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Fishing in Ouray County

Story by Tim Patterson. Photography courtesy RIGS
All content © San Juan Publishing Group, Inc, All rights reserved.

Fly Fishing[Ouray County, Colorado] From deep canyon pools and gently braided runs to high country lakes and magnificent reservoirs, Ouray County offers anglers of all ages and ability levels a chance to participate in some of Colorado’s finest angling opportunities.

Fly fishermen, spin casters and bait fishermen alike, all have locations in which they can enjoy making some casts to the regions diverse selection of trout. Rainbow, Brown, Cutthroat and Brook Trout, as well as the occasional Konkanee Salomon, can all be found within a short drive from Ouray. Throughout the summer, excellent access to the high country offers anglers unparalleled beauty and incredible insect hatches. Eager fish, crashing the waters surface are sure to keep your attention.

So whether you’re looking for a fun and relaxing place to take the family or you’re in search of remote and productive trout waters, the region has something for everyone. To help determine which location would be best for you and your group, here are a few suggestions from RIGS for some of Ouray County’s better options for wetting a line!

Uncompahgre River

Fly FishingAlthough sections of the Uncompahgre River through the City of Ouray are too turbulent for productive fishing, a bit further down river offers gentle and easily accessible. The Pa-Co-Chu-Puk & Dallas Creek areas within Ridgway State Park offer classic tailwater river fishing, small creeks and stocked ponds the whole family can enjoy. *Access here excellent for all ability levels, including disabilities.

Ridgway Reservoir Dutch Charlie Area.
Enjoy great shoreline fishing especially on the south shore of the cove where it opens out into the main body of the reservoir. It’s close to picnicking sites, a playground and a modern, universally accessible fishing pier.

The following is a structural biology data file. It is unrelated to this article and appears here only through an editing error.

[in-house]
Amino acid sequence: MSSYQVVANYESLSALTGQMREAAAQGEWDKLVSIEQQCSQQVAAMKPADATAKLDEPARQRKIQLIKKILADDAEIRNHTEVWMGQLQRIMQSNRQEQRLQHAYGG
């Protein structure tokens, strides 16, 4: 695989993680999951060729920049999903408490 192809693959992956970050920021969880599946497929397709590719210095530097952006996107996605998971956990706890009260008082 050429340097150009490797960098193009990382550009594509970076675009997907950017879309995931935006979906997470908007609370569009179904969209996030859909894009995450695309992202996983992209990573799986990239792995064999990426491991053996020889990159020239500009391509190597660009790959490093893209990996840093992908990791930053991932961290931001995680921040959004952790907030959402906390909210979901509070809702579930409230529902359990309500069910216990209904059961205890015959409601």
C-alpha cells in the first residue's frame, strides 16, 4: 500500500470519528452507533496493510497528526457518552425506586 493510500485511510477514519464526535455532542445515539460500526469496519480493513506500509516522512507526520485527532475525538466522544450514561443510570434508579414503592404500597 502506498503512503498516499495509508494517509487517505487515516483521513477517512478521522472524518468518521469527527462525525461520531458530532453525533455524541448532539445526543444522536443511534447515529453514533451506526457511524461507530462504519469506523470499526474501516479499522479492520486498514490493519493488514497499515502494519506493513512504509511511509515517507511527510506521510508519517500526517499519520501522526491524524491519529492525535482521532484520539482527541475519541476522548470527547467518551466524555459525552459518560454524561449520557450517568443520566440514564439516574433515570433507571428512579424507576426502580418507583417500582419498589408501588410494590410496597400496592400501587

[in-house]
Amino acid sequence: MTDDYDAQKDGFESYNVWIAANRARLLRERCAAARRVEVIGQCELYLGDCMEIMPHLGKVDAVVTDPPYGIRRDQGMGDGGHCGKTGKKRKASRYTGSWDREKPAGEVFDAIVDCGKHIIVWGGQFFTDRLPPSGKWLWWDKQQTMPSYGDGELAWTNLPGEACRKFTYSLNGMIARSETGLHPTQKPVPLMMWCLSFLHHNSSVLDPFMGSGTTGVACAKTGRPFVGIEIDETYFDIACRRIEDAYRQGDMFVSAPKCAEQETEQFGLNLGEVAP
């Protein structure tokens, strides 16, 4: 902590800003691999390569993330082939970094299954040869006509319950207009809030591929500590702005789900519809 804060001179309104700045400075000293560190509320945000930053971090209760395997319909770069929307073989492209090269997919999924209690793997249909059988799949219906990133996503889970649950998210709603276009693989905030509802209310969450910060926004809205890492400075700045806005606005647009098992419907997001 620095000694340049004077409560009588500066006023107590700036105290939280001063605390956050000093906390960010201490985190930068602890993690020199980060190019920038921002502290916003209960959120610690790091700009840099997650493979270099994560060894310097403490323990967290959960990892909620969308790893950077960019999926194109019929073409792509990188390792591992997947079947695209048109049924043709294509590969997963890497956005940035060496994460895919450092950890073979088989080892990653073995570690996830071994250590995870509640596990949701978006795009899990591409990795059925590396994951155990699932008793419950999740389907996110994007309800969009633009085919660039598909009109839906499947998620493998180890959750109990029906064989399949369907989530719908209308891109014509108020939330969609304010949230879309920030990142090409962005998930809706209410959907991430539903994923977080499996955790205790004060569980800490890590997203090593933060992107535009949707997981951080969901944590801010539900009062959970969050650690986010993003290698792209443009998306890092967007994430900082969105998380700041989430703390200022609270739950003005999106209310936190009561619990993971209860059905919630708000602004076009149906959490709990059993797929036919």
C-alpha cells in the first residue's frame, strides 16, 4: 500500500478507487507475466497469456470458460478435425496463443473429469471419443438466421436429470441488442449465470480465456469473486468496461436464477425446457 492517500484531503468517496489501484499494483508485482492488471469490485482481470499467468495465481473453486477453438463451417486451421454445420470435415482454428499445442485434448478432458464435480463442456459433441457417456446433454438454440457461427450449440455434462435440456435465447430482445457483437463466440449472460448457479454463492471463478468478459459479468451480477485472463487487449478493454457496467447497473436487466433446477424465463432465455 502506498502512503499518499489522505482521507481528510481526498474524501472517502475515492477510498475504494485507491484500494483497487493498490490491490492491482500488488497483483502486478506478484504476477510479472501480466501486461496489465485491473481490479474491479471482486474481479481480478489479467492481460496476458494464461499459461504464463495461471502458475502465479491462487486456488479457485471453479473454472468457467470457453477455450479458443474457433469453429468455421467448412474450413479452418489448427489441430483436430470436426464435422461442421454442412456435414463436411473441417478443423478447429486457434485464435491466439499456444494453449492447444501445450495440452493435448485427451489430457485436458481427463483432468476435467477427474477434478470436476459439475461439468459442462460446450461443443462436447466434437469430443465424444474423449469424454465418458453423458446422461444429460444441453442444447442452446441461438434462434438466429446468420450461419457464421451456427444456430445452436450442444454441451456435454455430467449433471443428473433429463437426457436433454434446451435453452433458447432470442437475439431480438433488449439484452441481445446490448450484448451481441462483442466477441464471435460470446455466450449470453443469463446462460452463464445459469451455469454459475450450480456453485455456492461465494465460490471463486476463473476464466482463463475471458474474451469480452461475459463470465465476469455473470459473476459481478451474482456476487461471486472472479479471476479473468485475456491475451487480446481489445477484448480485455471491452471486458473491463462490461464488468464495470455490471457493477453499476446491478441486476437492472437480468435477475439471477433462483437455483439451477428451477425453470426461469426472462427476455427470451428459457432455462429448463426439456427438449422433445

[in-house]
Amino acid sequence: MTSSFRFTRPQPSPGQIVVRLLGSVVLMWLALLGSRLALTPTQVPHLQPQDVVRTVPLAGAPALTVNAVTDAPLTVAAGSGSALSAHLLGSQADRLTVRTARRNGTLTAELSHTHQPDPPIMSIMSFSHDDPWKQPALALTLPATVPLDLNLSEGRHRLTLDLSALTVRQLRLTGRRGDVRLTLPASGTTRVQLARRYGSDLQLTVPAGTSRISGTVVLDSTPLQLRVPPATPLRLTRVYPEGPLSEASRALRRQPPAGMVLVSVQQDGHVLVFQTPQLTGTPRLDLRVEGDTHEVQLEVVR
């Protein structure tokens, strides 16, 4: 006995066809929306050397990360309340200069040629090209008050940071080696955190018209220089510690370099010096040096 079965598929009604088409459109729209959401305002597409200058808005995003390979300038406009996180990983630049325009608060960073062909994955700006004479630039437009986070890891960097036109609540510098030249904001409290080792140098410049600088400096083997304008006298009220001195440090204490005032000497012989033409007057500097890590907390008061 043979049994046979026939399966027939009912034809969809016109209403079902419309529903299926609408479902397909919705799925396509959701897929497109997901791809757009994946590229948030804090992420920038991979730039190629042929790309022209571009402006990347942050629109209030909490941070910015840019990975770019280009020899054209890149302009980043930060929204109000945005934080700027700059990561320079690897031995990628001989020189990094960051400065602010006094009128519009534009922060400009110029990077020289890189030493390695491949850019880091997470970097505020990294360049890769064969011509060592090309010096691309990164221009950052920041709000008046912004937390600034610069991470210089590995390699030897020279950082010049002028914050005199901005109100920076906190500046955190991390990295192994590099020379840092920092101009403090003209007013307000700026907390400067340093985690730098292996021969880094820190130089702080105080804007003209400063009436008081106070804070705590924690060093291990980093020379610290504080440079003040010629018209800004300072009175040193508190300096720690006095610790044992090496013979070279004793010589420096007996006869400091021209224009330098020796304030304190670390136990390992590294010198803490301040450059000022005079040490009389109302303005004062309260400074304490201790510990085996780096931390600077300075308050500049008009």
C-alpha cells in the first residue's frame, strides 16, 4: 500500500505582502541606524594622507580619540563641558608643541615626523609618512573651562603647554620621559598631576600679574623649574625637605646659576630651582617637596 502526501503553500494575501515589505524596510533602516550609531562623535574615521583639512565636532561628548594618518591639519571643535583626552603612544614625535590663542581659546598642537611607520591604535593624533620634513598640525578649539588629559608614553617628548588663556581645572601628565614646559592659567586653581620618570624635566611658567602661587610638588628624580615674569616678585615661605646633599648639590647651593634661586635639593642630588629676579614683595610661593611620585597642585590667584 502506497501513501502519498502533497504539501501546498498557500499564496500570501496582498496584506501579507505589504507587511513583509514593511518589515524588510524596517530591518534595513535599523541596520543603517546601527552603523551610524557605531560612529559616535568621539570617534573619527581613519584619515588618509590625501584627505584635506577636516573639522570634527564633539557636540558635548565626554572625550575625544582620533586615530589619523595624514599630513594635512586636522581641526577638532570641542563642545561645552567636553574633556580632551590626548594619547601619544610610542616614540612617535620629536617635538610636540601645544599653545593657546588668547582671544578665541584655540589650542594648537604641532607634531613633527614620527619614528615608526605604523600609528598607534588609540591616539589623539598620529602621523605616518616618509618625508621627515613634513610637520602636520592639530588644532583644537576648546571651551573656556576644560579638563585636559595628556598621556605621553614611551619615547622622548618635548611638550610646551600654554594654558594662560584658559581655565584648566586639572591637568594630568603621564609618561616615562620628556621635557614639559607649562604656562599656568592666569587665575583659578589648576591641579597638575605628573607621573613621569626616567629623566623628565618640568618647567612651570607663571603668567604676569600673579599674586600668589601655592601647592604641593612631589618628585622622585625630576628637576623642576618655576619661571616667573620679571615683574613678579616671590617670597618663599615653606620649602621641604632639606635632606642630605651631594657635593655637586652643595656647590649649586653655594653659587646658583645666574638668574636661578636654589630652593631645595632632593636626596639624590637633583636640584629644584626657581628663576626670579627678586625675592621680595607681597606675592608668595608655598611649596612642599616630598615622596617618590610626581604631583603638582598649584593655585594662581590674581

Dallas Creek Day Use Area.
Highlights include a long shoreline for river or reservoir fishing with convenient drive-up areas and parking spaces. The best fishing is often found where the Uncompahgre River empties into the main body of the reservoir. Kokanee salmon are here during their autumn run.

Cimarron River & Silver Jack Reservoir.
The Cimarron River offers great angling opportunities for Cutthroat, Rainbow and Brook Trout. This often overlooked fishery can provide excellent dry fly-fishing throughout the year. A good piece of tail-water angling lies just below Silver Jack Reservoir. The Forks of the Cimarron River offer incredibly scenic fishing in the Big Blue Wilderness, while easy hike access to several scenic high alpine lakes is excellent.

Creeks and High Lakes Dallas Creek.
This large feeder creek flows into Ridgway State Park Reservoir and is home to an excellent trout population, access is limited. Canyon Creek. One of the few good streams in the Ouray area for fly fishers. Both brook and rainbow trout are found here. Cow Creek. Upper Cow Creek offers excellent opportunities for those seeking solitude. The more difficult the access (bushwhacking required), the bigger the trout Crystal Lake. Located just a few miles from Ouray, up Red Mountain Pass to Ironton Park, and on your left is a crystal clear spring feed pond that has some nice dry fly fishing. Blue Lakes. These three lakes sit at an elevation of approximately 1,100 with stunning views and some nice size trout as an added benefit. Unfortunately, access to these beautiful lakes is accomplished by hiking four miles into the Mt. Sneffels Wilderness area on TR #201. The three lakes range from 6 to 16 acres in size. Remember to go prepared for all types of conditions.